The Cabin Muddy Waters Lived in As A Boy

The idea behind Blues music upon its birth was that the artist had to HAVE the blues to sing the Blues. Clapton’s lackluster performance on Me and Mr. Johnson–as on so many of his past records–further demonstrates that he is too far removed from that state of the soul to make real music. My disgust with the album has nothing to do with “purism” or a lack of grittiness. I’ll take a clean sound if it’s got soul. I’m talking about modern blues masters like Charlie Musslewhite, John Hammond or even Tom Waits. Clapton, by contrast, compounds weak performances with vocal deliveries that sound as though the man is slipping into a coma as he sings.

I’m sorry, but a guy who puts out albums with liner notes that include catalogs of his own merchandise is the last guy on earth who ought to be cutting blues records. Clapton has made it clear that the tremendous celebrity status he engendered as a young man was so unappealing to him that he is willing to release decades worth of diluted, subpar blues/rock, which he has done. He has proven to be a rather powerful enemy of his own reputation, and has subsequently forgotten how to bring his soul to the microphone. If anybody ought to be keeping his hands off those Robert Johnson records, it’s Eric Clapton. If you want to know what Johnson sounded like, stick with the original tunes and hunt down the stuff that Muddy was listening to while he worked with his bare hands in the fields of Mississippi to save enough for that first guitar: Blind Lemon Jefferson, Tampa Red, Lonnie Johnson or The Mississippi Sheiks.

17 Responses to “On the Trail of a Pretender: Kicking Clapton to the Curb”

  1. douglas martin Says:


  2. admin Says:

    Ha! Thanks man. This guy irks me–but that’s probably pretty obvious by now. ;)

  3. Jay Says:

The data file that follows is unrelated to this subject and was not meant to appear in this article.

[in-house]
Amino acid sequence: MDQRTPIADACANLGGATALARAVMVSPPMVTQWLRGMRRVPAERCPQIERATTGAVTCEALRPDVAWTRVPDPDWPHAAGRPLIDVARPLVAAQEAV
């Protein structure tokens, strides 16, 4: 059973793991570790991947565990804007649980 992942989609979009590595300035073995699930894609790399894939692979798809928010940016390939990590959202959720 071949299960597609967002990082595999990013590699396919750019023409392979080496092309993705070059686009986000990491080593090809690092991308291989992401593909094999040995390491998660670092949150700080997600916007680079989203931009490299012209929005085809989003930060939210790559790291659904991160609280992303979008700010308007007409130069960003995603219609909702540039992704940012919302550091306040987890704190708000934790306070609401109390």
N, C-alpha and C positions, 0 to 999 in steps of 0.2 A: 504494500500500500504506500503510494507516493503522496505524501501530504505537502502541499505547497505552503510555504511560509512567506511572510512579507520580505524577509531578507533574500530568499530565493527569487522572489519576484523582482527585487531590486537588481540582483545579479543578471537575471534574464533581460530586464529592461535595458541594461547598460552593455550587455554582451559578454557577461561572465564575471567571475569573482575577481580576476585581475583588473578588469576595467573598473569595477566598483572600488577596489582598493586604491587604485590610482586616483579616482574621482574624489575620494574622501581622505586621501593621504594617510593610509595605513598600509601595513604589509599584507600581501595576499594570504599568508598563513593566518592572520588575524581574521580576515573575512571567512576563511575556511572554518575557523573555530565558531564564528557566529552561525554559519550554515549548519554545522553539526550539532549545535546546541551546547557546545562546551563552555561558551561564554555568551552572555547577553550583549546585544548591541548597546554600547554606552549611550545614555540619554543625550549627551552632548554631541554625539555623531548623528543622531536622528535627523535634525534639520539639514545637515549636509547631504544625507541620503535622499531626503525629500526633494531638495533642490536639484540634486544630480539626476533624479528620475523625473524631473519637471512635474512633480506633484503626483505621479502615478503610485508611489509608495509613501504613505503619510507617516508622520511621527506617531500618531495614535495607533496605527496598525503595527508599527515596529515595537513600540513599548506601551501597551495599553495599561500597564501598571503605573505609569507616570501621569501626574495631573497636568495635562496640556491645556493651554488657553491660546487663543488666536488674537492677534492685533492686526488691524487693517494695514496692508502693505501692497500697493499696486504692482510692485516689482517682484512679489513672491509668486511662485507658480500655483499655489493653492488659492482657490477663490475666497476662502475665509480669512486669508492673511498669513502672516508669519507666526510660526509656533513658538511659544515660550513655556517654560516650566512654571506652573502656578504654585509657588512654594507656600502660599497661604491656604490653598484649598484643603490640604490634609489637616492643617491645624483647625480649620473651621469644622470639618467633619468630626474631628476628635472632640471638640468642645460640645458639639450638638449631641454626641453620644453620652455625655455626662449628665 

Sounds like a very angry review by someone who doesn’t get it. I doubt Clapton would tell you that his versions have half the soul necessary but his love for the music and his love for what that taught him as a young man in England doesn’t invalidate his desire to honor Johnson.

    The fact is that Clapton is an astoundingly good guitarist and has had an enormous influence on all of rock and some blues. He is – this is a fact – and excellent blues guitarist.

    To say Clapton has done some sort of disservice to Johnson’s music is to wish the world would stand still and no one try to find new expressions as they grow. that’s silly.

    Clapton has had plenty of personal pain to be able to own the blues. The album was not meant to supplant or give and example of Johnson’s music as a strict interpretation – it is meant as Clapton’s desire to share his love for Johnson’s influence on him and reawaken the fact that Johnson’s music is still out there to be heard and influence others. I doubt that Clapton felt he was doing the songs better or as well as Johnson – it is a tribute.

    Maybe this review is written from some other point of view – one hopes it isn’t from a racial point of view because that would be simple minded and ignorant.

  4. admin Says:

    All perfectly reasonable arguments, Jay. What I am struggling mightily to understand, however, is the suggestion that this piece may have been written from what you call a “racial point of view”? If it helps to know, I am a white guy. I have no idea what that might have to do with anything, though. Maybe you can clarify?

  5. Jay Says:

    Surely the man in the above video is “incompetent” when it comes to playing the blues.

  6. Jay Says:

    The other videos were too much?

  7. admin Says:

    No, No–not too much at all, Jay. I’m grateful that you called these videos to my attention. I have been out of town reporting on a Tom Petty concert in Ft. Lauderdale, where I enjoyed the pleasure of watching Steve Windwood, an old Clapton cohort, join the band for a couple of numbers (including one Spencer Davis Group surprise!)

    The videos you’ve sent only serve to reinforce the sadness with which I report on the death of Eric Clapton’s soul. I will not argue that he is not talented–nor, by the way, did I ever suggest that he is “incompetent.” To the contrary, I specifically note that he is indeed “competent.” The point is that mere competence is no effective mask for the soul-lessness of the music he has released over the past few decades. Is he a talented musician? Absolutely. Does he convey even a fraction of the soul that other luminaries such as J.J. Cale or even Steve Windwood continue to demonstrate? Not for a minute. It’s this issue of soul that makes an artist such as Neil Young so immensely more relevant than Eric Clapton–Young is a man who, despite age, still brings all the fire of his heart to the microphone–a fire I haven’t heard in Clapton’s music since his last session with John Mayhall. You and I both know that I am hardly alone in this criticism.

    The only thing that remains a source of lingering confusion for me, though, is your assertion that people who criticize Clapton’s music are racists. I still don’t see any clarification of that remark–it would be greatly appreciated.